Sep 6 7:21 AM

6 things you should know about cross-border killings at U.S.-Mexico border

Sunday, at 7 and 10p ET, our new Fault Lines episode, "Cross-Border Killings", airs on Al Jazeera America. 
We will be livetweeting this episode Sunday night from our @ajfaultlines Twitter account along with our correspondent, Wab Kinew (@WabKinew), and the producer of this episode, Singeli Agnew (@Singeli).



Crossing the line at the border, Brian Epstein for Need to Know on PBS, April 20, 2012 (VIDEO)

Eight people have been killed along the border in the past two years. One man died a short time after being beaten and tased, an event recorded by two eyewitnesses[...]

Because border agents are part of the Department of Homeland Security, they are not subjected to the same public scrutiny as police officers who use their weapons.

Border Patrol Blasted At UN For Killing Mexicans, Roque Planas for The Huffington Post, October 26, 2012

The U.S. Border Patrol is facing criticism at the United Nations for killing Mexicans.

On Thursday, The American Civil Liberties Union brought a list of alleged human rights violations at the U.S.-Mexico border before the U.N. General Assembly. The ACLU's remarks were made in front of a a panel discussing human rights issues on international borders organized by the U.N. High Commissioner on Human Rights.

“We are deeply concerned by these systematic abuses,” said ACLU researcher Jennifer Turner. “It is essential that the United States launch a comprehensive external investigation in addition to the Department of Homeland Security’s internal review.”

Border Killings Prompt Scrutiny Over Use Of Force,Ted Robbins for NPR, November 24, 2012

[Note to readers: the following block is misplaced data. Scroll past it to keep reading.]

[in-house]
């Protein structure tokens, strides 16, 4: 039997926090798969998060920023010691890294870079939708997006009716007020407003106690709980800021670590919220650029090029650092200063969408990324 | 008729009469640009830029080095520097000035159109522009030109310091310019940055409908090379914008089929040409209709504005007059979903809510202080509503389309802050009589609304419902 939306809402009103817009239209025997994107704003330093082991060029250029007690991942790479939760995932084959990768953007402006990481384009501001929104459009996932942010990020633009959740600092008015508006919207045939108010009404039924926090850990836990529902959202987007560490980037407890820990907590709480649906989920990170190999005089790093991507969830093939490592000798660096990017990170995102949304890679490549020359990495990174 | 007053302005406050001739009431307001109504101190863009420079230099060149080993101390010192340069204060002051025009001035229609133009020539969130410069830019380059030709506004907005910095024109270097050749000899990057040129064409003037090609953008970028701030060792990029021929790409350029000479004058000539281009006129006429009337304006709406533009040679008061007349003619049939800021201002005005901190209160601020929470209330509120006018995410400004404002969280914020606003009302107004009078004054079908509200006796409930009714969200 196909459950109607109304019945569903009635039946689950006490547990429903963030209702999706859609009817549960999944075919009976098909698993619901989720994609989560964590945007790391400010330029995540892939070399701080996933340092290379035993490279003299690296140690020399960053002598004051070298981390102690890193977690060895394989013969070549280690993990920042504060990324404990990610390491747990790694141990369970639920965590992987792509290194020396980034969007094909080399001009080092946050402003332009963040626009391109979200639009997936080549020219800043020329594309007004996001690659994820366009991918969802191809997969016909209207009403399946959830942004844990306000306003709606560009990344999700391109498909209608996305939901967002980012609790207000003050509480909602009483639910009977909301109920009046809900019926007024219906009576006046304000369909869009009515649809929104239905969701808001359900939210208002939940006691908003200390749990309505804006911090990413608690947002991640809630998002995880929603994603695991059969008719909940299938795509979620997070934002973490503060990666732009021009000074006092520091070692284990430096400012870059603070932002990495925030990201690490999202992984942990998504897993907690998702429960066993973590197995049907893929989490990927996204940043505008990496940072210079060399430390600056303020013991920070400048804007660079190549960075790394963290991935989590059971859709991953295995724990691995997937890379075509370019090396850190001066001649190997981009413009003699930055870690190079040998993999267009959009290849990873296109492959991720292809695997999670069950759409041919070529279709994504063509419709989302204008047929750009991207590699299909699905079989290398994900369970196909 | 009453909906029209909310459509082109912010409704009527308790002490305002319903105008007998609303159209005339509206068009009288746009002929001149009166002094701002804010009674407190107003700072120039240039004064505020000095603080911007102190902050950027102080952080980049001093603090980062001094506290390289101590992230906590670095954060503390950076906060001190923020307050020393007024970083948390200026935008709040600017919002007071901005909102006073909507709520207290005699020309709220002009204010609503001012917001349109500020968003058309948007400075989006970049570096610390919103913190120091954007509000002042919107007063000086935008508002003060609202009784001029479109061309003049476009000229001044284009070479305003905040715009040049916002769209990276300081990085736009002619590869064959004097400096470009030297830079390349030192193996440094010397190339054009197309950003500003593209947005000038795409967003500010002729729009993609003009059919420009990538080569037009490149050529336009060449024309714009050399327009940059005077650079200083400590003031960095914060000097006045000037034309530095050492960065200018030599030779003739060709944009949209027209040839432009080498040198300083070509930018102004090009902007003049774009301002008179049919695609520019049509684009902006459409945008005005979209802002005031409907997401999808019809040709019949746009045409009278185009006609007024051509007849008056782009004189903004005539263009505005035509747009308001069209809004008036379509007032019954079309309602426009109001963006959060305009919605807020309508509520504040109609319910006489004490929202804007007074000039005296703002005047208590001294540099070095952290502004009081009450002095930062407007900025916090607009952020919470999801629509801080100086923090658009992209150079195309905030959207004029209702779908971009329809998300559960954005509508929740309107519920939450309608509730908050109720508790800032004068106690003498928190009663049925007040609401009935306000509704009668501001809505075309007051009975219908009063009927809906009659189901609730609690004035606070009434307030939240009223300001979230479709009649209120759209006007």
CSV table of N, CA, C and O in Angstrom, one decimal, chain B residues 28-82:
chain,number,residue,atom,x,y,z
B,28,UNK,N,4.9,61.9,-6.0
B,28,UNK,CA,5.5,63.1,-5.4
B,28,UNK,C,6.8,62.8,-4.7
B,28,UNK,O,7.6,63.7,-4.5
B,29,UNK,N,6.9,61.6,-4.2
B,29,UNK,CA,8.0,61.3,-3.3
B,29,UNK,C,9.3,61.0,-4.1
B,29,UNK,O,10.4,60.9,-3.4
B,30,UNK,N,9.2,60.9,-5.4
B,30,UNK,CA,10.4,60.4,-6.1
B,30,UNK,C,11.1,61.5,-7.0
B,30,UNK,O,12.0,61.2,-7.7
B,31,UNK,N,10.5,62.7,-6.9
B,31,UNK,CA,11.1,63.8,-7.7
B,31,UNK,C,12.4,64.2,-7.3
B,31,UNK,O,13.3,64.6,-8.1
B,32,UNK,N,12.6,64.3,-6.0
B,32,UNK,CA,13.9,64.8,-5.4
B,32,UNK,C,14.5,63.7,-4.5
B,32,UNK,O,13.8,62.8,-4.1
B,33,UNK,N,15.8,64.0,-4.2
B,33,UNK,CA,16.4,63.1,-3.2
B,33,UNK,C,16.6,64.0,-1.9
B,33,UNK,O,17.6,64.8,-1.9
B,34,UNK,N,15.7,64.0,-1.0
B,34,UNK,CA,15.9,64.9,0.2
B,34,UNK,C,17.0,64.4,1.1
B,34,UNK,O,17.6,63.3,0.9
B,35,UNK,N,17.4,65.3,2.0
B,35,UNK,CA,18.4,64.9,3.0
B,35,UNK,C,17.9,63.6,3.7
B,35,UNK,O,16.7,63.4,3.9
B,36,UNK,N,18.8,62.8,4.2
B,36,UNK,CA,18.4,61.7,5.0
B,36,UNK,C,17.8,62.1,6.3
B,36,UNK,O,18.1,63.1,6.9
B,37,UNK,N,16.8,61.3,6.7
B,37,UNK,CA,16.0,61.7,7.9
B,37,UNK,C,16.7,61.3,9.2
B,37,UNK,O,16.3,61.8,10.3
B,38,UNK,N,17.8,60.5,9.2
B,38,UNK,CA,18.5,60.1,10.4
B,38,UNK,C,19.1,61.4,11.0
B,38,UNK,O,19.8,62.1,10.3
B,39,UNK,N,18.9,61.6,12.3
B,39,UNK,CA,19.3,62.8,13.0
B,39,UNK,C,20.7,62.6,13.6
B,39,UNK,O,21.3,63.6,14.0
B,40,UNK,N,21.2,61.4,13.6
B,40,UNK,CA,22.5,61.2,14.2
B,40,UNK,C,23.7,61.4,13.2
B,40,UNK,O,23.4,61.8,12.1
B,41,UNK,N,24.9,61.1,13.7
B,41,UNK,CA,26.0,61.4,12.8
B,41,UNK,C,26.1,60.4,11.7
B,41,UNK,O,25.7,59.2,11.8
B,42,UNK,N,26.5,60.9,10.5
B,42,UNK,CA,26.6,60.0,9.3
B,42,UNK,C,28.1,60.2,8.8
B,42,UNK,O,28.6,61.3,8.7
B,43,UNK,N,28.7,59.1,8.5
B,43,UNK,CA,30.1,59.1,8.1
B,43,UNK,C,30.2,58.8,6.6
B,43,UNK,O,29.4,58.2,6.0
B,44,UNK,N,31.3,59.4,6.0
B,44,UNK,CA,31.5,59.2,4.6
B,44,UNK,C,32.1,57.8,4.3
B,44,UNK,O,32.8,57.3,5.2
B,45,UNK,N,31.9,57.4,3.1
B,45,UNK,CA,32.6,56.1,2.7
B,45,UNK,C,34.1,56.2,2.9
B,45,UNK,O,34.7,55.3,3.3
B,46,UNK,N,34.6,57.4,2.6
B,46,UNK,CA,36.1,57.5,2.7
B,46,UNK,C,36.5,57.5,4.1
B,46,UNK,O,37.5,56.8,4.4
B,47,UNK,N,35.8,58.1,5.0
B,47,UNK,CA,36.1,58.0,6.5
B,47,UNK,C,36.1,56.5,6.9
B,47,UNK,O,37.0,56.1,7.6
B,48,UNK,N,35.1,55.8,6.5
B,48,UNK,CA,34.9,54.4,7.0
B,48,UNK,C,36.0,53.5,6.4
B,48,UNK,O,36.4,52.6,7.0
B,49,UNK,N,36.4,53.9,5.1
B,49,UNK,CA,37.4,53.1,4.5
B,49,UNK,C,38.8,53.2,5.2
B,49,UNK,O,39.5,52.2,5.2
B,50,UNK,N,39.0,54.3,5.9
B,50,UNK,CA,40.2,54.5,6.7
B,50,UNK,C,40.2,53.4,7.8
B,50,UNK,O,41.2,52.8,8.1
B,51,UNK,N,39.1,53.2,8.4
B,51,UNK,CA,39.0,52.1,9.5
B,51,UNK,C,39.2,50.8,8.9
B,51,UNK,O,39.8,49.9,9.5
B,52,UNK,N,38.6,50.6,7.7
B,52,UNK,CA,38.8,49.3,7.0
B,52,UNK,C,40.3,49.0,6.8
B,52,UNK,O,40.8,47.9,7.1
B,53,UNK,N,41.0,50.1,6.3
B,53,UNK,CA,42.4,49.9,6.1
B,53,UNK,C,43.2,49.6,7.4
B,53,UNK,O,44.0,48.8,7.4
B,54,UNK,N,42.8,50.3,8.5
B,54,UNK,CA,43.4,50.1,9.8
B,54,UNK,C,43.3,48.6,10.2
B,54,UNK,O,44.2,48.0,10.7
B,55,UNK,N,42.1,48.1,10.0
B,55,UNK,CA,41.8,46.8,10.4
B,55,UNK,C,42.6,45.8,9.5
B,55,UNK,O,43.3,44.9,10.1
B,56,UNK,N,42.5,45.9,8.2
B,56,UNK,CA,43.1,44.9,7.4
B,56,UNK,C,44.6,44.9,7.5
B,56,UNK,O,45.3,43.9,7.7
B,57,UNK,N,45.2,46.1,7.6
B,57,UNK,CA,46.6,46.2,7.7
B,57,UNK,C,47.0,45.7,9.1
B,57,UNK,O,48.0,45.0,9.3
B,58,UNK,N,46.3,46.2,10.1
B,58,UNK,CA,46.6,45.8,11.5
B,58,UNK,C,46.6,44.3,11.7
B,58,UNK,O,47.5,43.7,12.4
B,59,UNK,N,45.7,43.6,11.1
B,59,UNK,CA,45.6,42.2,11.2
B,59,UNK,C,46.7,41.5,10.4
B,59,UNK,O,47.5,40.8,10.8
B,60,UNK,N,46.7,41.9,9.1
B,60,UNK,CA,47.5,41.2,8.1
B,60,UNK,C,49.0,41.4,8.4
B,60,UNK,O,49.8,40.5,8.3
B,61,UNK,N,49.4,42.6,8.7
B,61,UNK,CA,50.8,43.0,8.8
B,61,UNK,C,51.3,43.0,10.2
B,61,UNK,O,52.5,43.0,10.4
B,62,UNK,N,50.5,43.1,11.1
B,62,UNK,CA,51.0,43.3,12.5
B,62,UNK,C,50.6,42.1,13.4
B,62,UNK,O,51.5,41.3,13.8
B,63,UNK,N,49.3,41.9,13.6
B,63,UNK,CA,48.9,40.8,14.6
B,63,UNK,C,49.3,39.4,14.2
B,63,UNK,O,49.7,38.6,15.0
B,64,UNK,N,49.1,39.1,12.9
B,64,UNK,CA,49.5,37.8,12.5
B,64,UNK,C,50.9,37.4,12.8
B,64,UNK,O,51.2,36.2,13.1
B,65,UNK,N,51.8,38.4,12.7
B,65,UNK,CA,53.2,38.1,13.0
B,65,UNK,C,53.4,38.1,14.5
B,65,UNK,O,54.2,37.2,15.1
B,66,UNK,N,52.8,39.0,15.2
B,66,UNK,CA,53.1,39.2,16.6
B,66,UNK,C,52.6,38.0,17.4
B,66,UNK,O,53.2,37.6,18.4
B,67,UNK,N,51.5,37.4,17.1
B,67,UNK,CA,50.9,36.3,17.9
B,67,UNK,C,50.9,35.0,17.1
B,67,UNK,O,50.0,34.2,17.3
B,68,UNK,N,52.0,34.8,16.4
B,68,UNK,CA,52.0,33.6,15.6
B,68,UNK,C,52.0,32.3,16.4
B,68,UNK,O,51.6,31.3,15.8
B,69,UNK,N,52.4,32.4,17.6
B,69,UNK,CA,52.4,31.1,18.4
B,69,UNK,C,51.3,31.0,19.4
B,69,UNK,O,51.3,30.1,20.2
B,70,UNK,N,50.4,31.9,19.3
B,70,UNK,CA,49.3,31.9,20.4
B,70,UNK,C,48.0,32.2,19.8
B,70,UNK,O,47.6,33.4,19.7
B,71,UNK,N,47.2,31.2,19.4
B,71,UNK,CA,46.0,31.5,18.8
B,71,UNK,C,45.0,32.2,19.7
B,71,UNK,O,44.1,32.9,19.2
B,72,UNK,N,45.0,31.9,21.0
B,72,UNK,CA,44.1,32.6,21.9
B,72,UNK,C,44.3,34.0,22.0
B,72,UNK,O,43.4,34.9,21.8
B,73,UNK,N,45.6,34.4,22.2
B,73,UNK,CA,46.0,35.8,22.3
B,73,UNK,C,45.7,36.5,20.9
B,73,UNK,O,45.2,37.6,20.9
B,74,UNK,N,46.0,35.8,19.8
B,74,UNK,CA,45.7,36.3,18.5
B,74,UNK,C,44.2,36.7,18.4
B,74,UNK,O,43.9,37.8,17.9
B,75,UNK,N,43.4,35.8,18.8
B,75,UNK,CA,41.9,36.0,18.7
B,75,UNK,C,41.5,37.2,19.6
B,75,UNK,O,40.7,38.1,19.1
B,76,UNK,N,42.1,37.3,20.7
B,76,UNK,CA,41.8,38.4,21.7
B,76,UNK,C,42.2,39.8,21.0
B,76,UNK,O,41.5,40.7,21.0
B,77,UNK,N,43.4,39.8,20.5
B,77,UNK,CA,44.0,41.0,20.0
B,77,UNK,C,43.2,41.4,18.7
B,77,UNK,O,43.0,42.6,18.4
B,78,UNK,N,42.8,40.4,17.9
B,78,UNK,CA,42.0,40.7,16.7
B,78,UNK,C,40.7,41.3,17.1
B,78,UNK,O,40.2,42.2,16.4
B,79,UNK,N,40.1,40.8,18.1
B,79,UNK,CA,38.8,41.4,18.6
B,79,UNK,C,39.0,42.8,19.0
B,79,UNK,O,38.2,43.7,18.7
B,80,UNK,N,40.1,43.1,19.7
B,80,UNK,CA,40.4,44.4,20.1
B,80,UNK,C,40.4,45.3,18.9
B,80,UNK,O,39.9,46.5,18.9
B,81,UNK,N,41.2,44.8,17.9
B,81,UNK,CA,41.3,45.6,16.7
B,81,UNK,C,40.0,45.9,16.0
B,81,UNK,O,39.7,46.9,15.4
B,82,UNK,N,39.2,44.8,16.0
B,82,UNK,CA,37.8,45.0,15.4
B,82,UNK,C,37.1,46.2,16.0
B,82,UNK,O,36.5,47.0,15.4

In less than two years, U.S. Border Patrol agents have killed 18 Mexican citizens there — including eight people who were throwing rocks.

Last month, Border Patrol agents responded to a report of two drug smugglers jumping the fence between the twin cities of Nogales, Ariz., and Nogales in the Mexican state of Sonora. As the agents approached, a group of people on the Mexican side began throwing rocks. The Border Patrol says the agents told the people to stop. When they didn't, one agent opened fire.

Within days, news outlets in Tucson and Phoenix identified the victim: 16-year-old Jose Antonio Elena Rodríguez. The teen, who was not one of the smugglers, was shot numerous times through the fence, on Mexican soil.

It was not an isolated incident. Since 2010, six of the eight people killed by Border Patrol agents while throwing rocks were on the Mexican side of the border.

Report: Border Patrol Shot 16-Year-Old 11 Times In The Back, Rebecca Leber for Think Progress, February 7, 2013

On October 10, a U.S. Border Patrol agent shot and killed 16-year-old Jose Antonio Elena Rodriguez at the border of Mexico and Arizona. According to details in a new autopsy report, Elena Rodgriguez may have been shot as many as 11 times, all but one bullet hitting the teen from behind.

The details are still emerging in an ongoing FBI investigation. Officials say an agent opened fire on the Mexican teen, who was throwing rocks over the border fence. Under the Border Patrol’s current policy, lethal force can be used against someone throwing rocks if agents view a threat. But according to Nogales, Arizona police, it is extremely unlikely those rocks could have hit someone standing next to the fence.